summer fruit salad with mint sugar
Here we are, almost in the middle of July, and it seems like summer is almost over. The advertisements for sales on school back packs and lunch boxes and school uniforms aren’t helping the matter any. My work is plugging away, and my husband added on an extra day of work himself.
It seems like time is just rushing by. And I seriously wish it would just. slow. down.
I saw this salad in a 2004 issue of Gourmet magazine, and I knew it would help to slow things down at least for a day. Chock full of summer fruits, I knew this would be the perfect remedy for my time-is-moving-too-quickly blues.
The recipe calls for peaches or nectarines, blackberries or cherries, and grapes. But really, you can customize it however you like. I used fragrant peaches, sweet cherries, a handful of blueberries, and seedless red grapes.
The secret – well, not terribly secret – ingredient that makes this salad just stunning is the mint sugar. After tasting it alone and in the salad, I’m wracking my brain trying to come up with more uses for it. It would be great with citrus or watermelon, for example. And there may be some real possibilities with cocktails. Perhaps mint sugar on the rim of a glass of refreshing mojito? Hmm…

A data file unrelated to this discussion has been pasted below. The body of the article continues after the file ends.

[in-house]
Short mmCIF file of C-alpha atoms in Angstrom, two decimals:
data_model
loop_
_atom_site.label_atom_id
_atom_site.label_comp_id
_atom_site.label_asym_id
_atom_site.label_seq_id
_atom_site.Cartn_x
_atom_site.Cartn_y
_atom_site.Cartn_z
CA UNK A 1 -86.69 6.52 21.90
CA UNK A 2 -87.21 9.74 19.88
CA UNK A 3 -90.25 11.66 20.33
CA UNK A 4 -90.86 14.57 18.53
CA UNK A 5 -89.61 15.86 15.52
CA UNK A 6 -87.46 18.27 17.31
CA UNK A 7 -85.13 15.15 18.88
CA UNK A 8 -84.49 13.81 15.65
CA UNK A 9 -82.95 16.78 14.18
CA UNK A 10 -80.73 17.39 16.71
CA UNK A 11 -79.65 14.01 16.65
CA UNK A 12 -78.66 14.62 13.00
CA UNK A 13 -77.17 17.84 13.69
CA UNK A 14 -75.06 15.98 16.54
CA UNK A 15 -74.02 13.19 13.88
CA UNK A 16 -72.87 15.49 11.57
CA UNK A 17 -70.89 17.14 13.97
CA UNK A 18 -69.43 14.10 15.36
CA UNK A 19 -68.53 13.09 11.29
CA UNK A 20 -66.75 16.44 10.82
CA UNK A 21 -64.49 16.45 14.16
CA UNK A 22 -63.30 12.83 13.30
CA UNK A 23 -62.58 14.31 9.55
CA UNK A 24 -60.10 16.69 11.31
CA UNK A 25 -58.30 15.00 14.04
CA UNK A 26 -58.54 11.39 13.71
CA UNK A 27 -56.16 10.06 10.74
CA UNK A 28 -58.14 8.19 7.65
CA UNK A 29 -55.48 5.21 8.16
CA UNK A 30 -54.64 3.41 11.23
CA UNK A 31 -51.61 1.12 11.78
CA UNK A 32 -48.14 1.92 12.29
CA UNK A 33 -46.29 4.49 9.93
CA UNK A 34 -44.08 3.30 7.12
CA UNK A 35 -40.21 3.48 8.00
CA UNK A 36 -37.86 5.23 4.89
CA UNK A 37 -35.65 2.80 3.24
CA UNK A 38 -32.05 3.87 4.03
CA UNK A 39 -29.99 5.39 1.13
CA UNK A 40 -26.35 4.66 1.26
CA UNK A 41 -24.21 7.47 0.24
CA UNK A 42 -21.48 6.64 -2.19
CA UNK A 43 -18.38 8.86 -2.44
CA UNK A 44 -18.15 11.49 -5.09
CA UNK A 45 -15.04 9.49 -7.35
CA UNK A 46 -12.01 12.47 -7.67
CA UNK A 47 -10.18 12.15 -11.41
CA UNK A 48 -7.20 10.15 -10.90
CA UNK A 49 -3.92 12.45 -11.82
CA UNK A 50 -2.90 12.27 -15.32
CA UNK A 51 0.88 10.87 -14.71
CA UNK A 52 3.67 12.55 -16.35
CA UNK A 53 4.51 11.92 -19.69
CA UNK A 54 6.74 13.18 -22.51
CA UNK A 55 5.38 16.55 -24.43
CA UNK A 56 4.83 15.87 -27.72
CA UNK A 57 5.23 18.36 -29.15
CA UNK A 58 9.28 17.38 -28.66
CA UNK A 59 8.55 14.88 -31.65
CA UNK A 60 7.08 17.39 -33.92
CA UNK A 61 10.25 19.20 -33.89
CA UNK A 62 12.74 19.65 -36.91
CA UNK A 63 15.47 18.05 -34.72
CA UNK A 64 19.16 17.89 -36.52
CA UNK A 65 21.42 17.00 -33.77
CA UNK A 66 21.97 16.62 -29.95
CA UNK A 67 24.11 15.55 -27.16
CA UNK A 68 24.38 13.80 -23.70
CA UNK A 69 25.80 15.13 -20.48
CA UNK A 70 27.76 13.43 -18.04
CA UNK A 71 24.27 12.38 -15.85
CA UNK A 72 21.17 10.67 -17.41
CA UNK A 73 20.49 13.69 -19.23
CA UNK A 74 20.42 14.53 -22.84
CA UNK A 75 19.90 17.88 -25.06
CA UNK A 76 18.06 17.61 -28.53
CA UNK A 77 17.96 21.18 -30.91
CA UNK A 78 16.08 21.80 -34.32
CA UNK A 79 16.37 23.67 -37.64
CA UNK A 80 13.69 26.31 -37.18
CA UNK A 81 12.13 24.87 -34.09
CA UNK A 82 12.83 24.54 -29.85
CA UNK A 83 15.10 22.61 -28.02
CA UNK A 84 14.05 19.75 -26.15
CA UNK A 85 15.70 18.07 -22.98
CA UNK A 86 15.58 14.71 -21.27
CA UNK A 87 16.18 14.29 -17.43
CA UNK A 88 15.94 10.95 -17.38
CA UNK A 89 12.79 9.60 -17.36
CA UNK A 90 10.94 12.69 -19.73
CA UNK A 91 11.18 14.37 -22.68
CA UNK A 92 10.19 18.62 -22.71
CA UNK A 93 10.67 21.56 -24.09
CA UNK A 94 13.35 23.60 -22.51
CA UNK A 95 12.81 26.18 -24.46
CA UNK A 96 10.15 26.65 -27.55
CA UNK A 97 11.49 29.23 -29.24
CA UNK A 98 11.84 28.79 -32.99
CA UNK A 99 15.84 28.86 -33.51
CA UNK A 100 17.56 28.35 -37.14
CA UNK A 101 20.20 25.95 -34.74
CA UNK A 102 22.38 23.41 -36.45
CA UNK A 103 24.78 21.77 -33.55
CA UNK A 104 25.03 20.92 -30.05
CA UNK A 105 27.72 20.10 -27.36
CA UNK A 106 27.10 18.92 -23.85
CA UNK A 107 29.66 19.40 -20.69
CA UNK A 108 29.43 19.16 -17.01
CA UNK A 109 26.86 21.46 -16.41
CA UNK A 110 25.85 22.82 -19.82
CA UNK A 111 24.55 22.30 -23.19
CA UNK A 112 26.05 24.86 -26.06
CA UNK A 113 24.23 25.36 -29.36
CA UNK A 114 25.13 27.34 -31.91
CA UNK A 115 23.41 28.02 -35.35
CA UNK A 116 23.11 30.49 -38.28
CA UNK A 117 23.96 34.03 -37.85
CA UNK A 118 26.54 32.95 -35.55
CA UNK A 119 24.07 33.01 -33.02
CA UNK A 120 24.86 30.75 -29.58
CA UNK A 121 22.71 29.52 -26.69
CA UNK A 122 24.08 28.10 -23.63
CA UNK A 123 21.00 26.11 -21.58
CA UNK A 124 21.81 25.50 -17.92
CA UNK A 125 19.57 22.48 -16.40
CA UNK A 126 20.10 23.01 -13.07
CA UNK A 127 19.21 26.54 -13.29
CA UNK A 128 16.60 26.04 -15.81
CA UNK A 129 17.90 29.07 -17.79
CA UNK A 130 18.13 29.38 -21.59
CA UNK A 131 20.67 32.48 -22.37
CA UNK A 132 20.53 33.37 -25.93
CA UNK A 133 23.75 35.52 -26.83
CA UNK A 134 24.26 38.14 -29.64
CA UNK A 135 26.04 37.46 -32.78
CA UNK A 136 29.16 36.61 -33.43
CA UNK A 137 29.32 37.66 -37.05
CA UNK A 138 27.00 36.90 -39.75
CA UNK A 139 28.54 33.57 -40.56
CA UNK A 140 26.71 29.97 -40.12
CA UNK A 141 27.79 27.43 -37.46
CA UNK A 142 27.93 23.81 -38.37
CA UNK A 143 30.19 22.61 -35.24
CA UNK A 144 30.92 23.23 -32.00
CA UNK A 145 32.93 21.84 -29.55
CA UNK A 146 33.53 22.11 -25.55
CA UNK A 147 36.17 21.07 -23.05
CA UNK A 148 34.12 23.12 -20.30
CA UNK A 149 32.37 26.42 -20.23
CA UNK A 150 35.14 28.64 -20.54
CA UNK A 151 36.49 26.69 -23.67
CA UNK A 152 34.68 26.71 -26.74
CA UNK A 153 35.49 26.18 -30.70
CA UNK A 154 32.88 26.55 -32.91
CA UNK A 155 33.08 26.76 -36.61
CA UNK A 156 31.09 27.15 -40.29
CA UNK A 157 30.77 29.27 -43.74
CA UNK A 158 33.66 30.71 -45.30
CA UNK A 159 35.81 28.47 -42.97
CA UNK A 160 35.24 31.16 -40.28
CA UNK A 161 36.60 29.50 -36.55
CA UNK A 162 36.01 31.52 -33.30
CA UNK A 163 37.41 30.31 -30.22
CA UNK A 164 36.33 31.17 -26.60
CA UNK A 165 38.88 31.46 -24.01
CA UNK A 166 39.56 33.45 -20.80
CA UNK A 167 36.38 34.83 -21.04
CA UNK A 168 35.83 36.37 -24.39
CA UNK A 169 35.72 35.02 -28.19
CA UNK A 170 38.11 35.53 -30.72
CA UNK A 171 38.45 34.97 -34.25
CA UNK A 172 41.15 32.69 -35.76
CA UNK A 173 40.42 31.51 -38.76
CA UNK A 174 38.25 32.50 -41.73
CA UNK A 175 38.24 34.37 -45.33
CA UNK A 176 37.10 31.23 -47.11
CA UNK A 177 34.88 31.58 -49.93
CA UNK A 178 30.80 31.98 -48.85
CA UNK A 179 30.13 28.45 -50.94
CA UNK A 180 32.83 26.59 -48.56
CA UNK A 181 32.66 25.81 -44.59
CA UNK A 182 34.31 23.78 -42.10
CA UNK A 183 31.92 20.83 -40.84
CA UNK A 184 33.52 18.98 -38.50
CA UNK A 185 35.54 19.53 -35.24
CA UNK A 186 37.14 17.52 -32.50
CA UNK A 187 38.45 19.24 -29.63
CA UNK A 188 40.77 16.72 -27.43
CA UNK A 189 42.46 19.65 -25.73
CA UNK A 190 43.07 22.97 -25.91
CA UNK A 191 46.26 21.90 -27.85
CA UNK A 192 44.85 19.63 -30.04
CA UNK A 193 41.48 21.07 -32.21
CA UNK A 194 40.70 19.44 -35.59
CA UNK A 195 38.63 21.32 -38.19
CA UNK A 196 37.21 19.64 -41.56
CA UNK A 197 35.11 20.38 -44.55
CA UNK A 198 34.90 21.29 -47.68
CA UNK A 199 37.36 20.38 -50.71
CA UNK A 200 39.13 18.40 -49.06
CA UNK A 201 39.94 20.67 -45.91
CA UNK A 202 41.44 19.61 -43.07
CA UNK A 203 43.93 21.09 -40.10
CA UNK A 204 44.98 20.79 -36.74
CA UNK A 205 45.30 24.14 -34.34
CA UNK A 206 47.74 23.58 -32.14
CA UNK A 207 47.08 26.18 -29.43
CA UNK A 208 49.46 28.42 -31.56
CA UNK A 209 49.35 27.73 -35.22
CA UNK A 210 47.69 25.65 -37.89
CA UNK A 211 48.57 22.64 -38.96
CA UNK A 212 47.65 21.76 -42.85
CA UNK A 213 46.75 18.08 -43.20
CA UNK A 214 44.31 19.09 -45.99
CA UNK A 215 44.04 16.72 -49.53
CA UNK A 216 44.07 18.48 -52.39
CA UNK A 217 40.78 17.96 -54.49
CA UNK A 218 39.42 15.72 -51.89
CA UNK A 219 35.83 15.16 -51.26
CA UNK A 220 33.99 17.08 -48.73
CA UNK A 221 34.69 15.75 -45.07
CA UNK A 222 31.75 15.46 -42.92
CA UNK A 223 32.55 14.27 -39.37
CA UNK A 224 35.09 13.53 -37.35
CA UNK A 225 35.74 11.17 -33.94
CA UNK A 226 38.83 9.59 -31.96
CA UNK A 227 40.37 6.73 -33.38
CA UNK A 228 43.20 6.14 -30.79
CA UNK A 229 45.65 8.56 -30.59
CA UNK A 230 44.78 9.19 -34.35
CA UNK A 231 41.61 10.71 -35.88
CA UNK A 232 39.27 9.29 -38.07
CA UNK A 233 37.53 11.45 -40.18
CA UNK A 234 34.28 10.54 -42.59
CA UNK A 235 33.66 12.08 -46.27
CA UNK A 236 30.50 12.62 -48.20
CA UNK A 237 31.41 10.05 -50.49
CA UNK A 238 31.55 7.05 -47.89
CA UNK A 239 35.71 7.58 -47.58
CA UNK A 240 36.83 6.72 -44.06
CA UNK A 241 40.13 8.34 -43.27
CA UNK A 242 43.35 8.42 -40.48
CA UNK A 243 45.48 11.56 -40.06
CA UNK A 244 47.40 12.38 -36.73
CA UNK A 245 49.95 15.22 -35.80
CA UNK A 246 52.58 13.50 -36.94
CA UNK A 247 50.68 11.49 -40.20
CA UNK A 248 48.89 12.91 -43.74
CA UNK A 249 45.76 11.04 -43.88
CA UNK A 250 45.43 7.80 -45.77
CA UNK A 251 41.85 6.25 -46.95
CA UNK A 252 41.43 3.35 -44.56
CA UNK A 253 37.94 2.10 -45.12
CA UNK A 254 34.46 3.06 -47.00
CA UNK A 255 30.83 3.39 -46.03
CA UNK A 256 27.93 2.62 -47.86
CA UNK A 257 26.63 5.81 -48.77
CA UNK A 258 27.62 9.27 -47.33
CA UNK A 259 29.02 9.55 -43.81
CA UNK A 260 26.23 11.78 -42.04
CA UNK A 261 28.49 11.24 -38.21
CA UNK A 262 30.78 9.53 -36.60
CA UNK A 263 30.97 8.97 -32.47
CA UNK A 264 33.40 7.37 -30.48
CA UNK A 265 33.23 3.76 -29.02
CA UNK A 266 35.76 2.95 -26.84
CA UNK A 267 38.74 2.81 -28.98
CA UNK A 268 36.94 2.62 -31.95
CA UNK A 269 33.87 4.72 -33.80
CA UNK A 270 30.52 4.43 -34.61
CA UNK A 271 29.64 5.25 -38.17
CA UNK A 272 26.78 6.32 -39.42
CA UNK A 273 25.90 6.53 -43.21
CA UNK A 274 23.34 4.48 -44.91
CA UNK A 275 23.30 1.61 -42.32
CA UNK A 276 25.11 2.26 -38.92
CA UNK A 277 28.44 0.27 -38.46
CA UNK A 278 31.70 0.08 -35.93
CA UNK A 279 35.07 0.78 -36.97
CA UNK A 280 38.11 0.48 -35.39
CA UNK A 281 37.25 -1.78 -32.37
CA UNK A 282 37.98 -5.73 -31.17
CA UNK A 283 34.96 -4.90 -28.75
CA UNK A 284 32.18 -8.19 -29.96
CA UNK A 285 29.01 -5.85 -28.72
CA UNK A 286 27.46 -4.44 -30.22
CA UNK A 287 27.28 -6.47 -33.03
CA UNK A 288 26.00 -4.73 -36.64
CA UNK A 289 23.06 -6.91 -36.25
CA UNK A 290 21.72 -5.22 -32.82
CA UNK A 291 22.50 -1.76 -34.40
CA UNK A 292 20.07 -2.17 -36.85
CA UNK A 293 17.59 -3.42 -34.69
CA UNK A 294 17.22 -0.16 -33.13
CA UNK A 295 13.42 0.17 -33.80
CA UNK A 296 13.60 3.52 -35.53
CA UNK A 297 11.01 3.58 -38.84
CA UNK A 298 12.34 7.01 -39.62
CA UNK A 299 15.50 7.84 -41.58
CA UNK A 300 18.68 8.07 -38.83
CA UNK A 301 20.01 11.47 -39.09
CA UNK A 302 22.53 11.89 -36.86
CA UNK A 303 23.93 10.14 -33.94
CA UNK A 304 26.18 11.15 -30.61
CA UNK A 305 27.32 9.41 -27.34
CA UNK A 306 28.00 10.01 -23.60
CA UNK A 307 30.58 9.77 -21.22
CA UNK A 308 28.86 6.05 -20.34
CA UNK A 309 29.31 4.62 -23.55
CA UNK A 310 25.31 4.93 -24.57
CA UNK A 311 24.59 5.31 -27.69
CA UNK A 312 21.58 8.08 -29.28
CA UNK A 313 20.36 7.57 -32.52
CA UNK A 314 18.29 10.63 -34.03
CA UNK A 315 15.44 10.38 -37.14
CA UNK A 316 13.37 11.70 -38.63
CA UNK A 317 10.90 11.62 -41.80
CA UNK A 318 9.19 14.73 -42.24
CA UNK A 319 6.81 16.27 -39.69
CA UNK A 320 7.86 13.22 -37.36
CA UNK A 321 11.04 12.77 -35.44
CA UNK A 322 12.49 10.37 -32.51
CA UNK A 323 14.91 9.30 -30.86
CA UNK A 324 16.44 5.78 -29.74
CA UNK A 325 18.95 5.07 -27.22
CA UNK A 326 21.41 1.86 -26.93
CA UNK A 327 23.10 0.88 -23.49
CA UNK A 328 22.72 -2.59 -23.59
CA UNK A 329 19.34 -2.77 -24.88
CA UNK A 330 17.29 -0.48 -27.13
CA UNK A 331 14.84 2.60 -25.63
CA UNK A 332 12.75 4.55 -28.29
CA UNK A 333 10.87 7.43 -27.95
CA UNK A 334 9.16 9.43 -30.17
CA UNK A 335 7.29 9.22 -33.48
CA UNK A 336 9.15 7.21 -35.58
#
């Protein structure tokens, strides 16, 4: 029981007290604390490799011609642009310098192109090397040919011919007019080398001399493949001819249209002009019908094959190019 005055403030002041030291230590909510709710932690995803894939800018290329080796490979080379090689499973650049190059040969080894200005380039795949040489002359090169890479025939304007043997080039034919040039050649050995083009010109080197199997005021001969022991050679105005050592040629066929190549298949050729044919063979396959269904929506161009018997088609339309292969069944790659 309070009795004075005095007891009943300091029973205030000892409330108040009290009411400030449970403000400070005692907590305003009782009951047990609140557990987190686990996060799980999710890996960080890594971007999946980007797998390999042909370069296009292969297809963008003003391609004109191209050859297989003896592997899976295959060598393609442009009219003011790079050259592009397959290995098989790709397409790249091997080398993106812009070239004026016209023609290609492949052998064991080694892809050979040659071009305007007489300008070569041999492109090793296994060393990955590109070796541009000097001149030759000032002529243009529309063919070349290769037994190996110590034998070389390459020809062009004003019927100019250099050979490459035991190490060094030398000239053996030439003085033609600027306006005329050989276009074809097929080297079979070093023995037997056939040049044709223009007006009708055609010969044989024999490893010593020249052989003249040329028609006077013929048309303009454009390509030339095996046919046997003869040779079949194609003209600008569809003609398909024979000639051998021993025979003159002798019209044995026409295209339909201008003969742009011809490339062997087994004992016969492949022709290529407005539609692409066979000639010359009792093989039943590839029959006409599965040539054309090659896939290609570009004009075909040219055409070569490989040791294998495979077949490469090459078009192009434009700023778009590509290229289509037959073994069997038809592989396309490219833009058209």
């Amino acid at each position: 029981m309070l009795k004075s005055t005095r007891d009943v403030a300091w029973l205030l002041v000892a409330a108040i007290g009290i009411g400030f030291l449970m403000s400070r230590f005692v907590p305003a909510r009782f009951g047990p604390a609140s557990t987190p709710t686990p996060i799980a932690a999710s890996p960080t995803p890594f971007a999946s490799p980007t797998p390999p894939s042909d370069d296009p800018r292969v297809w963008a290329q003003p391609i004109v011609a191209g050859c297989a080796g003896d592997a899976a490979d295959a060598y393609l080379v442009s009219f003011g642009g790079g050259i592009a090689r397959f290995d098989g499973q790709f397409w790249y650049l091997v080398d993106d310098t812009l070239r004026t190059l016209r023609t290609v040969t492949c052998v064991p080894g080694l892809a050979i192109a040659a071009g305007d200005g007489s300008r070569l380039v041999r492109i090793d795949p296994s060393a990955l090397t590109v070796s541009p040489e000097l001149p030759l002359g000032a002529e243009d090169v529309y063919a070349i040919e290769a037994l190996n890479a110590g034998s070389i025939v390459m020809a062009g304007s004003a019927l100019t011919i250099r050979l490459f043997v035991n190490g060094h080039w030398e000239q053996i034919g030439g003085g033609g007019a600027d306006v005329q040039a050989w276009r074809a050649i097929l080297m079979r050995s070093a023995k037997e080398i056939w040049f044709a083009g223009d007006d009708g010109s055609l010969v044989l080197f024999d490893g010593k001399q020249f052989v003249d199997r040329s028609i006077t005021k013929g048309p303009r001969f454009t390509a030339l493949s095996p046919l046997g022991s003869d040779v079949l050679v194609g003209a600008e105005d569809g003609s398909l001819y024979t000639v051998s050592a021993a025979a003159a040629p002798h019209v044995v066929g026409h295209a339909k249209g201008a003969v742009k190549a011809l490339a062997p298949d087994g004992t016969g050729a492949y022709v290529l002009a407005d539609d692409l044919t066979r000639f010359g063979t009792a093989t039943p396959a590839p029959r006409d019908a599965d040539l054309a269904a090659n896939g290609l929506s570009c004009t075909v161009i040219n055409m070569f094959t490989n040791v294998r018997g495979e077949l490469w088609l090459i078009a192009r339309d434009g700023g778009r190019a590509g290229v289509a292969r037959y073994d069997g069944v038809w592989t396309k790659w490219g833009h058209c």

My kids both had three servings each of this summer fruit salad. My daughter now thinks I’m the BEST COOKER EVER for making this for her. And you know what? This salad does make me look like pretty darn good cook.
Yield: Serves 6.
Summer Fruit Salad with Mint Sugar
This salad disappears QUICK. You may want to make extra.
1/4 cup loosely-packed fresh mint, washed and dried thoroughly
3 tablespoons sugar
1 1/2 pounds cherries, pitted and halved
3 firm-ripe peaches (or nectarines), halved lengthwise, pitted, and cut into 1/3-inch thick wedges.
1/2 pound seedless red grapes (1 1/2 cups), halved
Pulse mint and sugar in a food processor until finely ground.
Combine fruit in large bowl and sprinkle with mint sugar. Toss gently to combine. Let stand 5 minutes prior to serving.
Recipe only slightly tweaked from this one in Gourmet magazine, July 2004.